The 4% Rule
Have you ever thought “How much do I need to save for my retirement”? I certainly have.
So, I jumped onto www.sorted.org.nz and started punching in numbers and guessing at how long I’ll live for and guessing at how much I will be spending each week in 30 YEARS TIME, how much superannuation might be on offer, what my KiwiSaver balance might be and flicking to this screen and that screen so I could get a best guess at guessing all of the above. Arrrrgggghhhh! After I had opened up five different tabs and was flicking through them all to work out how much to guess and calculate I thought to myself “there must be a simpler way”?
More and more Kiwi’s are twigging onto this FIRE, FI, NBCWM (not being crap with money) ‘movement’. You and I are simplifying our lives, watching what we earn, watching what we spend and most of us are noting that information down in spreadsheets like this:
Or if you are a more visual person you might stick something to your fridge that looks like this:
But whatever way we document and log our debt, earnings, savings and expenses we have come to KNOW exactly how much it costs us to live each month and each year.
The IMPORTANCE of a budget outweighs the BOREDOM of having to do a budget because only once we have these accurate figures can we even think about applying the 4% Rule and working out how much money we need to have invested before we can retire. Otherwise we are just taking a stab in the dark at our retirement number. And I for one don’t want to turn to Jonny when we are 85 and living in a tent in a park because the money ran out and say “Oops, looks like my best guess was wrong Honey”.
Professor’s from Trinity University in America created a study that looked into a sustainable withdrawal rate and to cut a long story short, they came up with the 4% Rule (a link to their study is below):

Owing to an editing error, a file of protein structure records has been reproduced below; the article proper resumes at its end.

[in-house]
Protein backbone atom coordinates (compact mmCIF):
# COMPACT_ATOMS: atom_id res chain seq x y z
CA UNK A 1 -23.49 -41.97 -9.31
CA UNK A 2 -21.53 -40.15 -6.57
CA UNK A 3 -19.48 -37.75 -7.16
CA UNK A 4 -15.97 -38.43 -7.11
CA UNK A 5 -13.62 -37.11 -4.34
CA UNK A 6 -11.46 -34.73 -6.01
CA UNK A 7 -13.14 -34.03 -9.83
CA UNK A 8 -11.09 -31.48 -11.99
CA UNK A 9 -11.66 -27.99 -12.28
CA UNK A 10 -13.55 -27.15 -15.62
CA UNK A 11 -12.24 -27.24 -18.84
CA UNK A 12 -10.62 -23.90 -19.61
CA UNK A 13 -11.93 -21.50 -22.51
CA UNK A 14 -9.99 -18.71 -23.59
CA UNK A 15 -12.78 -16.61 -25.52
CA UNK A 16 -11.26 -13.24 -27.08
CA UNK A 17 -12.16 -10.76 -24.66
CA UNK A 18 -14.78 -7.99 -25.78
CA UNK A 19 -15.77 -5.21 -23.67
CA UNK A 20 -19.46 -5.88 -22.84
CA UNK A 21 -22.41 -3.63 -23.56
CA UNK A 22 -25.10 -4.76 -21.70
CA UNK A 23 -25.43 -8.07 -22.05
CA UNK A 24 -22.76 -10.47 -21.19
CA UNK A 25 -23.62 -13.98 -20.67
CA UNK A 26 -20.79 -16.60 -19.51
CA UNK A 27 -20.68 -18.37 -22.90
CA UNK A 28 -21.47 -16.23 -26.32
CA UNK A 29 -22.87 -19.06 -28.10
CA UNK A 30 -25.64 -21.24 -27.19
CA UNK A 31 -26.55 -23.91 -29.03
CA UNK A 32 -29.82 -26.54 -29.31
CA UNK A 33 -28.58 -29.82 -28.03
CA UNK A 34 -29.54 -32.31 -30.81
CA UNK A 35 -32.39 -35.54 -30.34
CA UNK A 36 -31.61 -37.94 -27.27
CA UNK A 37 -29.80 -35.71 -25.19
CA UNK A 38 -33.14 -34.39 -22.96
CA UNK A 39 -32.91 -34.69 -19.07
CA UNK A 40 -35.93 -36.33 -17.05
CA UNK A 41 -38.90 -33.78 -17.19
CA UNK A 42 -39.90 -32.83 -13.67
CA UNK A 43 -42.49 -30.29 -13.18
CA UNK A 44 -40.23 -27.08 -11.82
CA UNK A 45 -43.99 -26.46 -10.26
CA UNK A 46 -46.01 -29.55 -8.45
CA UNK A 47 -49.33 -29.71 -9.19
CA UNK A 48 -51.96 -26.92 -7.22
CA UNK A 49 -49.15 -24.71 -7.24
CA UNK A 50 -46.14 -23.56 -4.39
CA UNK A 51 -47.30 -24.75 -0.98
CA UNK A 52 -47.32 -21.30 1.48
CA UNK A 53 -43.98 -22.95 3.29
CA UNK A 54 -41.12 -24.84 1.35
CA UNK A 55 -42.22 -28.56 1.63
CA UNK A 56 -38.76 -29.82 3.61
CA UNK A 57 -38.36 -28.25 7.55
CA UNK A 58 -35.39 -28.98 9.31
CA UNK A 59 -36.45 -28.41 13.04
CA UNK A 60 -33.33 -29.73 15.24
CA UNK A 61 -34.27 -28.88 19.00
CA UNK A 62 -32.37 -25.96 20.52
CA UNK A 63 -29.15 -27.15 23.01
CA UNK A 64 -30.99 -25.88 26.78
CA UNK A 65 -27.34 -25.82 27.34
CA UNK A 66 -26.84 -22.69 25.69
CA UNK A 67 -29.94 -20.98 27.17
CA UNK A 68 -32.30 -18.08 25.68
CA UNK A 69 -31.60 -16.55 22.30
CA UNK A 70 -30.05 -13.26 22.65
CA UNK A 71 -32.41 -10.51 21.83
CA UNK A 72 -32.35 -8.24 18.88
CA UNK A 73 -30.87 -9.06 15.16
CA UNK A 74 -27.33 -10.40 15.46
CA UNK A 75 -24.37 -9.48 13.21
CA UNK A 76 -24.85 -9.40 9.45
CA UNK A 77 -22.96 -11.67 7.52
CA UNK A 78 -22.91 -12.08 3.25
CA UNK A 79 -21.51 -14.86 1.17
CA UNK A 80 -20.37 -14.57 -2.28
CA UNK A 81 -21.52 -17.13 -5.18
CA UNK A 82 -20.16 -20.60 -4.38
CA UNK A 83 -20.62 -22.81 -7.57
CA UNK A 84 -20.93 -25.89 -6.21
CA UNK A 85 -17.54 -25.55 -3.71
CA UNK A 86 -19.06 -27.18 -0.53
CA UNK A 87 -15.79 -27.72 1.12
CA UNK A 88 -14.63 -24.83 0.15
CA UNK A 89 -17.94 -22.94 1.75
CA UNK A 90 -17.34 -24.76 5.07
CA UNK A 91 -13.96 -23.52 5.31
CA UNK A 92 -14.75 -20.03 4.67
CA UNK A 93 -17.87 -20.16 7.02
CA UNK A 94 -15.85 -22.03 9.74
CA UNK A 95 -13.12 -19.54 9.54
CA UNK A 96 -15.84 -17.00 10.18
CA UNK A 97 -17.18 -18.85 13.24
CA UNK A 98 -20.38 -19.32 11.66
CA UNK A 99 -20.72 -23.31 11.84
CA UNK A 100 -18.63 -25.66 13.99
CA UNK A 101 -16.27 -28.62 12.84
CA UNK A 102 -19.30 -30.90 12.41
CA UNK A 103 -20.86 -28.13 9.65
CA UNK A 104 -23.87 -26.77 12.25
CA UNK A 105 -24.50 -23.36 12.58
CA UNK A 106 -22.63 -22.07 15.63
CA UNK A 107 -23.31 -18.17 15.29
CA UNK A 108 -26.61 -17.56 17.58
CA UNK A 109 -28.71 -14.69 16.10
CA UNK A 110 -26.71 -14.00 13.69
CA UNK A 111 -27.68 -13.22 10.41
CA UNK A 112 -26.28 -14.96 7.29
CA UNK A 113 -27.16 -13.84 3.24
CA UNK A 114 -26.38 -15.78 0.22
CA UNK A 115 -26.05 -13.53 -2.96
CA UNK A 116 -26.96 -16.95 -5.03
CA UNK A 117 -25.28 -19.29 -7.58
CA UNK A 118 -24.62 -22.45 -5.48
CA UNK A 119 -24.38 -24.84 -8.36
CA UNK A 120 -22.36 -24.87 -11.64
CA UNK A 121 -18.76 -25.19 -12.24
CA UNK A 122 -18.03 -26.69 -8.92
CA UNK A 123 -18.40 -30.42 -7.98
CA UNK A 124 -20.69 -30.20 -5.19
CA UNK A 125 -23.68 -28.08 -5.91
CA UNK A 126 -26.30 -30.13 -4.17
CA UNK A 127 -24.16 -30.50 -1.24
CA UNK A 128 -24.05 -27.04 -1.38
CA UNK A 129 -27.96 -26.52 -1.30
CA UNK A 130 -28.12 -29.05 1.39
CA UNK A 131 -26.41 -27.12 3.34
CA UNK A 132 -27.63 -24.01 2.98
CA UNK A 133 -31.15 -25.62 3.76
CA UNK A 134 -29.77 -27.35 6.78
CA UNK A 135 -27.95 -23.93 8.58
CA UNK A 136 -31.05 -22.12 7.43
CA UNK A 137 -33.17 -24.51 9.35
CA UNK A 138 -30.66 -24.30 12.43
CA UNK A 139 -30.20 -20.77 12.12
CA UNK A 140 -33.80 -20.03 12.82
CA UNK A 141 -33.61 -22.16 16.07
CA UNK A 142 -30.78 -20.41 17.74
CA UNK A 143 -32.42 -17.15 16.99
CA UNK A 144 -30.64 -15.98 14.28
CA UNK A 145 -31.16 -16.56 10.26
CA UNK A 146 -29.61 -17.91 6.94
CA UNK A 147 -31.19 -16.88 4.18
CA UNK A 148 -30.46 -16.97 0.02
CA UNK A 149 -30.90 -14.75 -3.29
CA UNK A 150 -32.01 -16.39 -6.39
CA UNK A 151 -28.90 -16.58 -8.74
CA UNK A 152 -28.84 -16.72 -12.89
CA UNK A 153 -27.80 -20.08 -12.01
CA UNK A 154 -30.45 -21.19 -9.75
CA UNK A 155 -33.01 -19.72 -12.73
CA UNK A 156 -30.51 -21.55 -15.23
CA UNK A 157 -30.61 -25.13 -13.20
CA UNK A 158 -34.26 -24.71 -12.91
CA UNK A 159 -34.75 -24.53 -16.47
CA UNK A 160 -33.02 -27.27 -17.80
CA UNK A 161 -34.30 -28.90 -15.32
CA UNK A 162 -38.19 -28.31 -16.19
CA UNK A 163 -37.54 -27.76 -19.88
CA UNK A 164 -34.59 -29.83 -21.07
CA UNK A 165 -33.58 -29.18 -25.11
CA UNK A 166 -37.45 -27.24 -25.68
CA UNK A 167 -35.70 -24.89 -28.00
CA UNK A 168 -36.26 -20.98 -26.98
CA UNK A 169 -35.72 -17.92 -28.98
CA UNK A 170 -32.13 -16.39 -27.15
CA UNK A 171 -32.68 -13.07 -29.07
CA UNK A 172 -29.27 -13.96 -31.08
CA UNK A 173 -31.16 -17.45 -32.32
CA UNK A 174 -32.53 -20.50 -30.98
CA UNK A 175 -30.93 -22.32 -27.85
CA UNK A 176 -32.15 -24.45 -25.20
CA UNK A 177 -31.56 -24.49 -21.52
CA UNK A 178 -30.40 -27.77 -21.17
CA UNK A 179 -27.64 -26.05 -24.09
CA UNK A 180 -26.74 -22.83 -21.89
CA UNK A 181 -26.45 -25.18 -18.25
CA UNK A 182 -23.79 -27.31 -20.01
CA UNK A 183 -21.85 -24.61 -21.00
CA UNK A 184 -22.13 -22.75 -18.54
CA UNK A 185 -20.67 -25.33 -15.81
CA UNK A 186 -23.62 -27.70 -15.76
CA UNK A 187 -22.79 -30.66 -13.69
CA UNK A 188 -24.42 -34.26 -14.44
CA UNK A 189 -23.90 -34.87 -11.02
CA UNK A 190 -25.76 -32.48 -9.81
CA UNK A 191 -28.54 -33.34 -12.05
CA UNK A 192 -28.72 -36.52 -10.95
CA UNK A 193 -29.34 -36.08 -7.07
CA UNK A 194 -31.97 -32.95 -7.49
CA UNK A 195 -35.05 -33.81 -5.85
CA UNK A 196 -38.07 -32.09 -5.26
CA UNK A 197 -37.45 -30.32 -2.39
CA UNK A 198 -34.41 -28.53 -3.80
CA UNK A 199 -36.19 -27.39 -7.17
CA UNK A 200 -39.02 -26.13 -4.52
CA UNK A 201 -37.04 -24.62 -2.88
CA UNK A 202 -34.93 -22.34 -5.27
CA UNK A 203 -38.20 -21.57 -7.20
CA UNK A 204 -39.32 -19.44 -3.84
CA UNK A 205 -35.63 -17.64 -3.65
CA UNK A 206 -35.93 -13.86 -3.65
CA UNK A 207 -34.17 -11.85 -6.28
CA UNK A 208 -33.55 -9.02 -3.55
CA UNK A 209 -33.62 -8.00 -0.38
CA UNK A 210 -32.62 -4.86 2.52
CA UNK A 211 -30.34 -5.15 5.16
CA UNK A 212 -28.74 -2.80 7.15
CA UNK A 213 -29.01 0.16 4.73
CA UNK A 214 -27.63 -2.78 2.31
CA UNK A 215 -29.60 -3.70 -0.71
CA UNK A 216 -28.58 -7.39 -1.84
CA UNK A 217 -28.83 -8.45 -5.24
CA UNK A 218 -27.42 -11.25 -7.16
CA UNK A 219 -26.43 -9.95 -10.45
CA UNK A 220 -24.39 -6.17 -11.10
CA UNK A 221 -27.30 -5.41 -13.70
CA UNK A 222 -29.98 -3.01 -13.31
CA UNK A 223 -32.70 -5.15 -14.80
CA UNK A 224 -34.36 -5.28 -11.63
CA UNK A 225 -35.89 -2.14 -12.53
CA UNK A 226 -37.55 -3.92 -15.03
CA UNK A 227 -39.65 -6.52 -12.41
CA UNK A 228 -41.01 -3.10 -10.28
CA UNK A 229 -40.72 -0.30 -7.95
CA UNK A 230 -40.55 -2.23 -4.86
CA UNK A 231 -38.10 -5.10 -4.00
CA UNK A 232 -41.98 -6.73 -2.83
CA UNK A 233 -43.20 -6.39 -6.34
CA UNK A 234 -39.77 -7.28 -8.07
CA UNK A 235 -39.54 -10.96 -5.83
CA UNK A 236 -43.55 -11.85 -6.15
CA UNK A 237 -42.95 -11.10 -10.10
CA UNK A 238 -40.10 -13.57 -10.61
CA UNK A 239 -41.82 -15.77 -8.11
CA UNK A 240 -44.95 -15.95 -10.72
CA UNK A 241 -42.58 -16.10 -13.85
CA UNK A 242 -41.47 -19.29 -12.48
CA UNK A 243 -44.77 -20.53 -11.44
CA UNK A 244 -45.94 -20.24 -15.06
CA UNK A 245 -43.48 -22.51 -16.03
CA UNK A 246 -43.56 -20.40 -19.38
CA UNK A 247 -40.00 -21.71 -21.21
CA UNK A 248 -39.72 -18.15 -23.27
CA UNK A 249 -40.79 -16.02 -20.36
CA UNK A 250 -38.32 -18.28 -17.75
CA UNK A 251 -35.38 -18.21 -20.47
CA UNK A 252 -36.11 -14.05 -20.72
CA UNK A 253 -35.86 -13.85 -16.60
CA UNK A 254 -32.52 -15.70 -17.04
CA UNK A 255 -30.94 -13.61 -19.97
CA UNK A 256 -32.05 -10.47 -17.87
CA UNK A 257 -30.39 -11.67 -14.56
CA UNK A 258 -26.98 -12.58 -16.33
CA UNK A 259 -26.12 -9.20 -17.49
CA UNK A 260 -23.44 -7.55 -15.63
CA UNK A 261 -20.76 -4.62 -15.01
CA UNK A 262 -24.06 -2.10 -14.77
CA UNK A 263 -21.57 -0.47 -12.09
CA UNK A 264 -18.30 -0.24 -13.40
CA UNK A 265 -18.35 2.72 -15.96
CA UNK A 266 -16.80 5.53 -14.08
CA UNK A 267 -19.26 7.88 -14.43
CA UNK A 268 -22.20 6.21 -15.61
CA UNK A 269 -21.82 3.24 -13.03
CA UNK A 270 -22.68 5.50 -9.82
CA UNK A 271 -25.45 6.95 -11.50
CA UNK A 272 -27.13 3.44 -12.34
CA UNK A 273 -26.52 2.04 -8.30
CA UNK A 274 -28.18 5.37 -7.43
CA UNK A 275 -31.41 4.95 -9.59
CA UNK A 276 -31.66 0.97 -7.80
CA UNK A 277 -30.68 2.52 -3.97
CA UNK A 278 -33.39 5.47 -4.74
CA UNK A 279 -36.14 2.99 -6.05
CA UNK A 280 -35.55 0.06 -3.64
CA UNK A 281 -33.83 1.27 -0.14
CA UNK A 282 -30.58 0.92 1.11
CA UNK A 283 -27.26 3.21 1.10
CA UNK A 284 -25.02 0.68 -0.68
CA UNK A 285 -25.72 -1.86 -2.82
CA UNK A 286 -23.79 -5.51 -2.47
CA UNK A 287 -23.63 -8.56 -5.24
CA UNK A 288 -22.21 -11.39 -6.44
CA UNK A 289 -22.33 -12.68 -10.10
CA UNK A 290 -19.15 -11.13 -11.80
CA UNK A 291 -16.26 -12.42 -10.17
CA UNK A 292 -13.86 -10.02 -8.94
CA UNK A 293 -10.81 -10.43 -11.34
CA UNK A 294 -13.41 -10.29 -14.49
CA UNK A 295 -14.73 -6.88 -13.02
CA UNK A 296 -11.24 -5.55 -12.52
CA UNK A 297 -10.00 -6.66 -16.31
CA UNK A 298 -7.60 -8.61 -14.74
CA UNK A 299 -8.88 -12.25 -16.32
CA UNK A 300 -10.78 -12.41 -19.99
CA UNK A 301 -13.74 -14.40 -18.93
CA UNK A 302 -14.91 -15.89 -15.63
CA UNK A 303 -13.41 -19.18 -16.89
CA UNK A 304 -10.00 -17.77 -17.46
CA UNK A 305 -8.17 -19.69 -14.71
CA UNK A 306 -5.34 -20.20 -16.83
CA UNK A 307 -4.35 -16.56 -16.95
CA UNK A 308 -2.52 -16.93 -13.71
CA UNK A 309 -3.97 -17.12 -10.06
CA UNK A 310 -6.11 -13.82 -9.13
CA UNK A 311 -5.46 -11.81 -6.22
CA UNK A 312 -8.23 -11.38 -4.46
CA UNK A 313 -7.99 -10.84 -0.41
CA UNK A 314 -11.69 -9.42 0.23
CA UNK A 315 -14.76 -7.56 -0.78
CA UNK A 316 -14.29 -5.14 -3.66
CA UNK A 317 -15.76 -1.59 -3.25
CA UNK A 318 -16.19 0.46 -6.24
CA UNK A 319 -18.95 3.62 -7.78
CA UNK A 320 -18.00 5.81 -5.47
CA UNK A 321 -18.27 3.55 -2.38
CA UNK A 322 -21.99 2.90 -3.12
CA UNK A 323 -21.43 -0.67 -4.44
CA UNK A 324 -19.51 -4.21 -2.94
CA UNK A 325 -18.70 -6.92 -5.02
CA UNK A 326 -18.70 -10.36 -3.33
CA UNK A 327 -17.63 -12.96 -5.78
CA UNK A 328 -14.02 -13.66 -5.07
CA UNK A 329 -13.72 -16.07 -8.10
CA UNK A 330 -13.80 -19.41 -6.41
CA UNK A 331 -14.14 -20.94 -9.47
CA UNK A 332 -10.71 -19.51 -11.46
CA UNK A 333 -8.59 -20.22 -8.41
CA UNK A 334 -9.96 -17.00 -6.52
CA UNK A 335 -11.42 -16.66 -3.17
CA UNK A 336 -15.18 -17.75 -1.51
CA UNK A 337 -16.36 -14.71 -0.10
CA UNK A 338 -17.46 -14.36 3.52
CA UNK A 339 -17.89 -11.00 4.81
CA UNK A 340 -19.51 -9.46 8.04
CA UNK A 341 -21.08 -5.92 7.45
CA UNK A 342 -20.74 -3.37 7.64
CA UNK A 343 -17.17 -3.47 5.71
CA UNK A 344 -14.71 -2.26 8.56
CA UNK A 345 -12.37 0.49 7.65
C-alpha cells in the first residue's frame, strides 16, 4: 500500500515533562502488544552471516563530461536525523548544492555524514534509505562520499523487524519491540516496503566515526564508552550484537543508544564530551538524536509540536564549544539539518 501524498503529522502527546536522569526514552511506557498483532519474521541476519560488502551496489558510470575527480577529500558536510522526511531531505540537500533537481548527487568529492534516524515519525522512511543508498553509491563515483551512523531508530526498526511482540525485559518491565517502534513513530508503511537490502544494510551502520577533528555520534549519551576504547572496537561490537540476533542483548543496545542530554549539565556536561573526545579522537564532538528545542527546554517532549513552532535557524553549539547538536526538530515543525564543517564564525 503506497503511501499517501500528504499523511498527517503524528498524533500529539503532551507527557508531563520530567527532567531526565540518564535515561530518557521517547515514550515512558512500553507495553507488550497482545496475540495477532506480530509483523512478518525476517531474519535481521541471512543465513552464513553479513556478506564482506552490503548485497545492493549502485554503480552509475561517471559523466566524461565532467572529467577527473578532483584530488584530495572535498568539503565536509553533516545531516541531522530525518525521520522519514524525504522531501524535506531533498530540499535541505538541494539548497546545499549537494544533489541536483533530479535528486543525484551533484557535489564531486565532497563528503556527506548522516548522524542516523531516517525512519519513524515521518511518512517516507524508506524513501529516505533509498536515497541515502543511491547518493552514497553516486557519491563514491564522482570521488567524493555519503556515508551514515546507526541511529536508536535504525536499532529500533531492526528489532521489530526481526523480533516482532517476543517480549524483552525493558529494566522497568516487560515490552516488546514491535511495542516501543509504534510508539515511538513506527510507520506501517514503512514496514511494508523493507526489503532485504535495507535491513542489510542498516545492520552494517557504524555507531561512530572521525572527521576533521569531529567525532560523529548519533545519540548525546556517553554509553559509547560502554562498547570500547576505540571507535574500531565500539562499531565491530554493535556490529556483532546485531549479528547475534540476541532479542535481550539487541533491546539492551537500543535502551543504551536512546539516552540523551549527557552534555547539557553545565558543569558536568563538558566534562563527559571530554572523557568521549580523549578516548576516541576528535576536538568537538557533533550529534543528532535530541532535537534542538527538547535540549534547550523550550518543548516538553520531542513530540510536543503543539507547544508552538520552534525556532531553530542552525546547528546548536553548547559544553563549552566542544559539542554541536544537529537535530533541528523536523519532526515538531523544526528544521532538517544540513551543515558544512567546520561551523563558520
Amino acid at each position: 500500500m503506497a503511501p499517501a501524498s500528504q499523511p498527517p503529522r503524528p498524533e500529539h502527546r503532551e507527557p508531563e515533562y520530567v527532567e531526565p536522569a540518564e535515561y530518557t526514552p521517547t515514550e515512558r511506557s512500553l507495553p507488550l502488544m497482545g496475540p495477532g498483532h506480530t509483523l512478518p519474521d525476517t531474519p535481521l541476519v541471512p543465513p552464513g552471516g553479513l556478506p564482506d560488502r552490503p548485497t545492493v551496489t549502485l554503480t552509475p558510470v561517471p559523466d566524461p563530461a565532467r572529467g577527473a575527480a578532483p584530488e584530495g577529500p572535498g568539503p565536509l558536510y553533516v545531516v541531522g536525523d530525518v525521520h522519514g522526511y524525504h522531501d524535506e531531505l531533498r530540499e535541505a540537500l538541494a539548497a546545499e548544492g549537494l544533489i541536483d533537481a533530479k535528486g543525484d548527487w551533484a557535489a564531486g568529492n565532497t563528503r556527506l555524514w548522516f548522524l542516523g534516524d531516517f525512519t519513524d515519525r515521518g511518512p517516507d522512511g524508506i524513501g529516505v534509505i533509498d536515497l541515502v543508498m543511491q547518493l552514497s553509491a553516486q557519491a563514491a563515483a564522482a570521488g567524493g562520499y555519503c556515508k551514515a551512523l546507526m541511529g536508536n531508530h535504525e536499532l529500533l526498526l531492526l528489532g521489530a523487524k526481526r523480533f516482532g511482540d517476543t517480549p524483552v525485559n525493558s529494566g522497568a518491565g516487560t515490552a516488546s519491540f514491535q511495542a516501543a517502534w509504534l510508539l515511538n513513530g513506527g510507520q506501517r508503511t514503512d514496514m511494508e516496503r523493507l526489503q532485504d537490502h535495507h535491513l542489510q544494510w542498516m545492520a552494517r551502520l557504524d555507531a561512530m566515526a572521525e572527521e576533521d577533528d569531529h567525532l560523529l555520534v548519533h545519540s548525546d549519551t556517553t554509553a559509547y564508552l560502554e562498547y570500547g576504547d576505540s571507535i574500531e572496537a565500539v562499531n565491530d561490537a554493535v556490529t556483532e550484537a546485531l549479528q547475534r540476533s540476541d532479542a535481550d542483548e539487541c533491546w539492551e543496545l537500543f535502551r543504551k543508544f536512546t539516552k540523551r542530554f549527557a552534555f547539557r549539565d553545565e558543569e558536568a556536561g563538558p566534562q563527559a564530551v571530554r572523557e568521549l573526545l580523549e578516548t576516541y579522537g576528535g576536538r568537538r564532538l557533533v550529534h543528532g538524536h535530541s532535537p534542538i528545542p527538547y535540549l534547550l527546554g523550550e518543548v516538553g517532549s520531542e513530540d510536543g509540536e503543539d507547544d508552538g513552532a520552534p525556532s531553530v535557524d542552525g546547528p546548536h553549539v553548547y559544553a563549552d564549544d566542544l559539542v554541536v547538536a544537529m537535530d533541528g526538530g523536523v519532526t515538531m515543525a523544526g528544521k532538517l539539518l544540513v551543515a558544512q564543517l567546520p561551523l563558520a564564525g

Here is how you work it out:
Your yearly expenses x 25 = A BIG NUMBER
And it's this big number that gives me a rough but fairly accurate idea of how much money we need to have invested before we can retire. THEN if I pull no more than 4% of that number out each year to live on in retirement I ‘should’ preserve the remainder of my investment, it won’t deplete, and I won’t run out of money.
Here is an example:
$50,000 x 25 = $1,250,000
The 4% Rule (or 4% safe withdrawal rate) using this figure would tell me that 4% of $1,250,000 is of course $50,000. So, that’s what I can remove from my investments each year and still preserve the capital.
It’s a simple yet tricky calculation to pin your financial future upon because there are of course factors that are unknown:
- How will my investments perform over time? Stock markets rise and fall.
- I will get superannuation, but not for another 25+ years. Or won’t I?
- What will the inflation rate look like going forward?
- Will I continue to spend less than I earn?
- Will I work more or less in the next 10, 20 or 30 years?
Of course when I write about retirement I’m not thinking about the age of 65, I’m thinking about retirement as a concept, not a number. I remember in 2017 there was quite a bit on the news about how much money we Kiwi’s might need to have saved in order to retire to a ‘good lifestyle’ etc but that was all focussed on being 65 and receiving the government super and THEN whether or not you were going out for steak dinners and having holidays or not. I recall the debates getting quite heated.
Jonny and I are already ‘semi-retired’ and both work part time so we are relying on the income we make with no outside assistance. And the one thing that does stand out to me when I write about this is that it is within my grasp to fully retire much earlier than 65 years of age IF I CHOOSE TOO but I will need more money because I WILL NOT be entitled to any superannuation payment.
It is all about my spending habits, my SAVING habits and living within my means. The lower my yearly expenses, the less I need to have invested.
So, the 4% Rule helps to put some numbers around the philosophical argument of “how much do I need to retire”. And the fact that I’ve kept track of my expenses and can use an accurate figure of my own does mean I have a BIG NUMBER to aim for. And I don’t know about you, but I used to think I needed multiple millions which felt VERY UNATTAINABLE but now, when I calculate my own figures, I find that I actually need far less than I thought which is comforting and the best bit is that it is within my control and attainable. What about you?
I’ve done a simple summary above of how the 4% Rule works but for more detail make sure you check out these links:
Mr. Money Mustache: The 4% Rule: The Easy Answer to "How Much Do I Need for Retirement?"
JL Collins: Stocks - Part XIII: The 4% rule, withdrawal rates and how much can I spend anyway?
And for the geeks amongst you here is the Trinity Study itself: Portfolio Success Rates: Where to Draw the Line